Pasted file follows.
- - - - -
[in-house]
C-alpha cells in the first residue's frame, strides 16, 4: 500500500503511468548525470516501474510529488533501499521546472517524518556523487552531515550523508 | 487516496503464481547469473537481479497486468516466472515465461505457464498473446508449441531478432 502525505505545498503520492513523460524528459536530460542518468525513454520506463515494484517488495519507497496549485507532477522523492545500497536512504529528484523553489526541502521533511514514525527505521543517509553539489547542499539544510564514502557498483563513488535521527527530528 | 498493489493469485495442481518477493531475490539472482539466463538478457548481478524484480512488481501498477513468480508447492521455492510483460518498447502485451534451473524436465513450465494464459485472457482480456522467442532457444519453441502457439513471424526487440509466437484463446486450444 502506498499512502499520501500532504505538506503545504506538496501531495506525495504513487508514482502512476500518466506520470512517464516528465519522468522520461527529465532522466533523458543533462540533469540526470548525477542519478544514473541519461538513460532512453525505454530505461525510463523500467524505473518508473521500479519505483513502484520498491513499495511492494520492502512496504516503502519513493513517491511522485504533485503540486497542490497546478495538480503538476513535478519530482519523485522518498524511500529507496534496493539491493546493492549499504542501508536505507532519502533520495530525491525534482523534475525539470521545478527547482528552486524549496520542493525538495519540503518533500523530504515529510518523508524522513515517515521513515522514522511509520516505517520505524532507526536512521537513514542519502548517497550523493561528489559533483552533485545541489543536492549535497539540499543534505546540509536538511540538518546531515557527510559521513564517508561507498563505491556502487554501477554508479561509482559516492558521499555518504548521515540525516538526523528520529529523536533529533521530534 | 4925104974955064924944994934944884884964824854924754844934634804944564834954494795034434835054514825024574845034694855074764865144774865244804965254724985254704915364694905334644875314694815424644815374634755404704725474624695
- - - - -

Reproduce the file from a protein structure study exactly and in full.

[in-house]
C-alpha cells in the first residue's frame, strides 16, 4: 500500500503511468548525470516501474510529488533501499521546472517524518556523487552531515550523508 | 487516496503464481547469473537481479497486468516466472515465461505457464498473446508449441531478432 502525505505545498503520492513523460524528459536530460542518468525513454520506463515494484517488495519507497496549485507532477522523492545500497536512504529528484523553489526541502521533511514514525527505521543517509553539489547542499539544510564514502557498483563513488535521527527530528 | 498493489493469485495442481518477493531475490539472482539466463538478457548481478524484480512488481501498477513468480508447492521455492510483460518498447502485451534451473524436465513450465494464459485472457482480456522467442532457444519453441502457439513471424526487440509466437484463446486450444 502506498499512502499520501500532504505538506503545504506538496501531495506525495504513487508514482502512476500518466506520470512517464516528465519522468522520461527529465532522466533523458543533462540533469540526470548525477542519478544514473541519461538513460532512453525505454530505461525510463523500467524505473518508473521500479519505483513502484520498491513499495511492494520492502512496504516503502519513493513517491511522485504533485503540486497542490497546478495538480503538476513535478519530482519523485522518498524511500529507496534496493539491493546493492549499504542501508536505507532519502533520495530525491525534482523534475525539470521545478527547482528552486524549496520542493525538495519540503518533500523530504515529510518523508524522513515517515521513515522514522511509520516505517520505524532507526536512521537513514542519502548517497550523493561528489559533483552533485545541489543536492549535497539540499543534505546540509536538511540538518546531515557527510559521513564517508561507498563505491556502487554501477554508479561509482559516492558521499555518504548521515540525516538526523528520529529523536533529533521530534 | 4925104974955064924944994934944884884964824854924754844934634804944564834954494795034434835054514825024574845034694855074764865144774865244804965254724985254704915364694905334644875314694815424644815374634755404704725474624695